Impact of Multidrug-resistant Pseudomonas aeruginosa Infection on Patient Outcomes

Elizabeth B Hirsch; Vincent H Tam


Expert Rev Pharmacoeconomics Outcomes Res. 2010;10(4):441-451. 

In This Article

Risk Factors for MDR P. aeruginosa Infection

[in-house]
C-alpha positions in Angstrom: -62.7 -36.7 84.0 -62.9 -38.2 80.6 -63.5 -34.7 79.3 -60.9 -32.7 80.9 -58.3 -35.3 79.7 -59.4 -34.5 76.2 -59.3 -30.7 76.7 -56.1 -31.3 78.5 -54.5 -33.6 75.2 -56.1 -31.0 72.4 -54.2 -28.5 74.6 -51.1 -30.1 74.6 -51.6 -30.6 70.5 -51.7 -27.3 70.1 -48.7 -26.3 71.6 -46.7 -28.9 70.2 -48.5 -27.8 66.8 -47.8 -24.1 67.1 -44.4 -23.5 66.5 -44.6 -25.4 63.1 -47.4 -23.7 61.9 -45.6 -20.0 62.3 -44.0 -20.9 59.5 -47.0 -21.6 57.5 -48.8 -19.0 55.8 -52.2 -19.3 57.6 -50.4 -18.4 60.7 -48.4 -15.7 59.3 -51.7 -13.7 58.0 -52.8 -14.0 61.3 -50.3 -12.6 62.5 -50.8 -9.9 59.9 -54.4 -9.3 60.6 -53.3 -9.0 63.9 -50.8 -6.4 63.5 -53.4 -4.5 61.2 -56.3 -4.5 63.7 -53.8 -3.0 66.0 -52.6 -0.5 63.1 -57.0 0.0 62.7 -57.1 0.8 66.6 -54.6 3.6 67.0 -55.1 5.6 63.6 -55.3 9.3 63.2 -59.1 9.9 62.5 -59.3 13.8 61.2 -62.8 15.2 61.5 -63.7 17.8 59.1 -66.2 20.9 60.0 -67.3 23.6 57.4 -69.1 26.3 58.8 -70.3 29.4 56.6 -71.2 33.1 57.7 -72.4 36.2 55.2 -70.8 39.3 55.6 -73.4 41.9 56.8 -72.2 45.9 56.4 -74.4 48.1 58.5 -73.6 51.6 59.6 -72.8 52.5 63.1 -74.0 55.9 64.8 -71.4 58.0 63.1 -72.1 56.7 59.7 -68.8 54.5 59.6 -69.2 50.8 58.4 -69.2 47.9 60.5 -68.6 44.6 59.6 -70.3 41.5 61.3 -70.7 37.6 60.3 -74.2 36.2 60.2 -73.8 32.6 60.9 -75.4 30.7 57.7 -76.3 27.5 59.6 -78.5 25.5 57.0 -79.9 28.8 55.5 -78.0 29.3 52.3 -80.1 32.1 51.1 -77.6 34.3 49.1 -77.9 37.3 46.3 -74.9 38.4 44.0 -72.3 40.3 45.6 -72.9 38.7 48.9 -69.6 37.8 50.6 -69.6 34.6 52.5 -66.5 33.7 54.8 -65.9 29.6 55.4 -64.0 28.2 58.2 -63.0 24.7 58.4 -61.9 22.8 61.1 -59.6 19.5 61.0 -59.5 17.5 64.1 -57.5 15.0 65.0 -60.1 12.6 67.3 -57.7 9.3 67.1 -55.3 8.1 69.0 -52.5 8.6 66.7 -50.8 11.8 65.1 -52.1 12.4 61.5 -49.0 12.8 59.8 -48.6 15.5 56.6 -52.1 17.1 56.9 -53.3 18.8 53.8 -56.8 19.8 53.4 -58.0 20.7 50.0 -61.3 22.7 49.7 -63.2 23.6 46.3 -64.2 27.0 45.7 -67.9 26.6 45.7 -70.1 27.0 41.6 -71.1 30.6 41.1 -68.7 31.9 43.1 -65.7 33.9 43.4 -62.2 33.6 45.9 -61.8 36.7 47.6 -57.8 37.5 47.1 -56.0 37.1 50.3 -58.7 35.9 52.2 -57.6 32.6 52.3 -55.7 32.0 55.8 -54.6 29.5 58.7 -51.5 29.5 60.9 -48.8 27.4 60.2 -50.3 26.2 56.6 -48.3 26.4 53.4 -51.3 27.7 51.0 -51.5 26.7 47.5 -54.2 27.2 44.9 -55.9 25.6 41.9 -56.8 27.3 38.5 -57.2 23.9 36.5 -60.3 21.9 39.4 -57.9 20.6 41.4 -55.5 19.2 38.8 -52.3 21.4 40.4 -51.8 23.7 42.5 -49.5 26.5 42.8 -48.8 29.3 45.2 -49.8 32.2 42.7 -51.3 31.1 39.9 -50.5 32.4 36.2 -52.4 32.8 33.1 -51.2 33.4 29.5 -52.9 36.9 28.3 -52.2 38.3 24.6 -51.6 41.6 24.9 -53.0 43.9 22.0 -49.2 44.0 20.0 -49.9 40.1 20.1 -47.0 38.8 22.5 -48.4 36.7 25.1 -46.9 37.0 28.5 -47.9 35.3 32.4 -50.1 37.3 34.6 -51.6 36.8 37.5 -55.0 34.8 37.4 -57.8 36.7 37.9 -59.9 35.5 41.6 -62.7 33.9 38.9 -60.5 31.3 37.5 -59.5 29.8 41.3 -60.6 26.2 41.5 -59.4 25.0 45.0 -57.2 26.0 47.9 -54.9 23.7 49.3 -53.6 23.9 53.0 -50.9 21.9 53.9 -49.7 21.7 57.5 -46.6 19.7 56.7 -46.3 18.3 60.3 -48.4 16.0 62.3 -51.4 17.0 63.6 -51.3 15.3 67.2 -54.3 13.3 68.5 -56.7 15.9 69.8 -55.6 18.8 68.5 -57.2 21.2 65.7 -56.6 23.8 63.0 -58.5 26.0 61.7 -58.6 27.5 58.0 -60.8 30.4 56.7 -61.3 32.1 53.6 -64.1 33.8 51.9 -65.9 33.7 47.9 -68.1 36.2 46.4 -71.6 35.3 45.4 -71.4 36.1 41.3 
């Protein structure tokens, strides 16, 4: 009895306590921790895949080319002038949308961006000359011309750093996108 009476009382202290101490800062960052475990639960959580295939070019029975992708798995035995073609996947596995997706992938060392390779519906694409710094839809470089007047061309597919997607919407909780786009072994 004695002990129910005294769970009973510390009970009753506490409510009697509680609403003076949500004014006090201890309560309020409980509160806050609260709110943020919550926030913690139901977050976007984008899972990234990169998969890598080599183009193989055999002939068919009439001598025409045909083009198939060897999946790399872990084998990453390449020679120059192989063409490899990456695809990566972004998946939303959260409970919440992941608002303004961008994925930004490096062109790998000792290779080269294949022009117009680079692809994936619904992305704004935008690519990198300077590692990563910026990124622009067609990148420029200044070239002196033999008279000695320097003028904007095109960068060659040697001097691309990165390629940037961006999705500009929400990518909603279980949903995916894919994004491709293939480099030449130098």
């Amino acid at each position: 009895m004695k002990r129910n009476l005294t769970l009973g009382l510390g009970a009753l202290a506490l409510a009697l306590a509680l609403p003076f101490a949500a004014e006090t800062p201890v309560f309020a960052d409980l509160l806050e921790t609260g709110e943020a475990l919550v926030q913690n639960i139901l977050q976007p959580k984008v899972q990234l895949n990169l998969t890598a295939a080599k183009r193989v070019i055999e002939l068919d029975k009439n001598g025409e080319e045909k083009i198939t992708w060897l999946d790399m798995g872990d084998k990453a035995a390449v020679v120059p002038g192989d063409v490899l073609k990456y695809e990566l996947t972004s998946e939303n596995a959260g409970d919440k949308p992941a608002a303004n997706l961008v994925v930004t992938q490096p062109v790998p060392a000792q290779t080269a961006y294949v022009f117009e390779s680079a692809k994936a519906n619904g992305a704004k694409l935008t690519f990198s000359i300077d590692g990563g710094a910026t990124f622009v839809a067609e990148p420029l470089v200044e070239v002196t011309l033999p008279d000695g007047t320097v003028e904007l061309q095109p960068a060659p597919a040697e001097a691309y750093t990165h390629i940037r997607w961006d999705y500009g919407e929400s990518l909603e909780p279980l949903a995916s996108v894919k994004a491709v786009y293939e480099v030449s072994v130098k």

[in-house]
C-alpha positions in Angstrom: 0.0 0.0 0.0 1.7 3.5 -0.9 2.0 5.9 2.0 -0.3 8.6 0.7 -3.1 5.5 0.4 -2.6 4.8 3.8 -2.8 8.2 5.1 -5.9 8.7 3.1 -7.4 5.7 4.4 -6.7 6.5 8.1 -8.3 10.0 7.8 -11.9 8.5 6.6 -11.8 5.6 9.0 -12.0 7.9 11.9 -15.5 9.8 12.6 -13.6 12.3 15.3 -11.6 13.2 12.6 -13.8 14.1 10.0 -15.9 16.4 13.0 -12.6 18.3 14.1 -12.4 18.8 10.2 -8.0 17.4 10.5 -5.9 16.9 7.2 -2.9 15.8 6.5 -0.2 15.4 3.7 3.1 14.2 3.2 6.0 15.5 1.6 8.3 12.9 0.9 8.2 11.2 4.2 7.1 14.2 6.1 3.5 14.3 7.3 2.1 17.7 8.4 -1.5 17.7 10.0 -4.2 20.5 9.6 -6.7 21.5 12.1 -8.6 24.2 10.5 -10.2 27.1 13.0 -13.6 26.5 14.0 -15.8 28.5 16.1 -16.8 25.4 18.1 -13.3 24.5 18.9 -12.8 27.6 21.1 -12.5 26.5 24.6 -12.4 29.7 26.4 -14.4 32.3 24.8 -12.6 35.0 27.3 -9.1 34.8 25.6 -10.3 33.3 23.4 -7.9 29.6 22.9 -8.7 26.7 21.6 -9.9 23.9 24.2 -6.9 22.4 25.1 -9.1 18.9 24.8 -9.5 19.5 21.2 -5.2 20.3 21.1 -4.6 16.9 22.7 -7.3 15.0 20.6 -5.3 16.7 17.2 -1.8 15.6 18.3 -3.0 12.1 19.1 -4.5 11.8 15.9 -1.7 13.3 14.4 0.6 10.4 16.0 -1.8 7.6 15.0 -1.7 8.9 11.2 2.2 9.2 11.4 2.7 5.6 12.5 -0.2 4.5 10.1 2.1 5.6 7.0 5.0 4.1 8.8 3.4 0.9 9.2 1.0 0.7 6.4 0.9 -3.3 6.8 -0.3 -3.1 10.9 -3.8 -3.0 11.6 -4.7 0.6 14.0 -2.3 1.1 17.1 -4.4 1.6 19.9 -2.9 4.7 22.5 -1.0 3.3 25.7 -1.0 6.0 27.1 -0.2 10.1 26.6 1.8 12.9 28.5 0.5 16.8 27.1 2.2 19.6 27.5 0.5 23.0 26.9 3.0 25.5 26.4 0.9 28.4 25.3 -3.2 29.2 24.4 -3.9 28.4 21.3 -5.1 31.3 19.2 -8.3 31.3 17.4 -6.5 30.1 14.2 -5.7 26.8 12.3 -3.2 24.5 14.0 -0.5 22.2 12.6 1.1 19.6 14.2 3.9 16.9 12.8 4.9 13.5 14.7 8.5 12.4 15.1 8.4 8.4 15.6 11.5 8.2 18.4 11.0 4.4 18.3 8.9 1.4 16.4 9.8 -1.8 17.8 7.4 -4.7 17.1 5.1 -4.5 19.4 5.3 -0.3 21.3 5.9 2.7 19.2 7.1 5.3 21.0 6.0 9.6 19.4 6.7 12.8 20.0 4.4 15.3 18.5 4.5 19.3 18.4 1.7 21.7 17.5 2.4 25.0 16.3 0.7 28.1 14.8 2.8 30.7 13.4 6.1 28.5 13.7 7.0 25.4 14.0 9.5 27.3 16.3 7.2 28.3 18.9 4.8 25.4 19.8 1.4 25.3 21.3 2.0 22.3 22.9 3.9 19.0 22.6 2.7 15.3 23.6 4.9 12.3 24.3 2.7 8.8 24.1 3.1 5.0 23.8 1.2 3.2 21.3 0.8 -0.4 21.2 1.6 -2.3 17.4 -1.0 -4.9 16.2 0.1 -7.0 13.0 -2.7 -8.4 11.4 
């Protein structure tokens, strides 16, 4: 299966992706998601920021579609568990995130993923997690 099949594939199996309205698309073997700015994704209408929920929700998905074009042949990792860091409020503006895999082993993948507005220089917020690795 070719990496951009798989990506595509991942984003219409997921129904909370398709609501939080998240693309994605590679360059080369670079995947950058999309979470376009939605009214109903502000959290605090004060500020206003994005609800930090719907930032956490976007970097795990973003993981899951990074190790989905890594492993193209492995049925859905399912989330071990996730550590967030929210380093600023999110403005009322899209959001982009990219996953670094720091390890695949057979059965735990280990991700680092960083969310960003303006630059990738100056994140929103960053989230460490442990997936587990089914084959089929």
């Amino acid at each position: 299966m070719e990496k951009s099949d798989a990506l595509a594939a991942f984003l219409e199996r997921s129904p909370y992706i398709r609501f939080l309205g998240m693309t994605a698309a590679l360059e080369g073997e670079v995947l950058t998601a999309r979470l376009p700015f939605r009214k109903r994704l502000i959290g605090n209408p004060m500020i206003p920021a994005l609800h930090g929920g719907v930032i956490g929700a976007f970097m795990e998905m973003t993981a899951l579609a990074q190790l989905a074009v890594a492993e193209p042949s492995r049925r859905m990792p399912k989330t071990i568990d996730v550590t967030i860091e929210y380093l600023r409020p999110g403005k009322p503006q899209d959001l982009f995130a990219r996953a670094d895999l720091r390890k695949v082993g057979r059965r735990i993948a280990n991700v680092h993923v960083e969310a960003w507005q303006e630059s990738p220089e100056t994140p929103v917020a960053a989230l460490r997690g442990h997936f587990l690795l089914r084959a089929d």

As the prevalence of MDR P. aeruginosa has increased over the past few decades, many studies have focused on the specific risk factors associated with the isolation of MDR P. aeruginosa. Again, direct comparison of these papers is difficult owing to the varied definitions used for multidrug resistance. When focusing on case–control studies using more stringent definitions of multidrug resistance (i.e., resistance to multiple classes of antipseudomonal antimicrobials), prior to use of antibiotics (duration and number of classes),[34–38] history of P. aeruginosa infection or colonization within the previous year,[34] length of hospital stay,[38] being bedridden or in the ICU,[35] mechanical ventilation,[38] malignant disease,[35] and history of chronic obstructive pulmonary disease[34] have all been identified as independent risk factors for MDR P. aeruginosa infection. When looking specifically at antibiotics associated with the isolation of MDR P. aeruginosa, prior to receipt of carbapenems, broad-spectrum cephalosporins, aminoglycosides and fluoroquinolones have been identified as independent risk factors.[34–37] Hence, patients with MDR infections tend to be critically ill or have prolonged hospital stays and receive multiple antimicrobials (typically with antipseudomonal activity) prior to the isolation of MDR P. aeruginosa.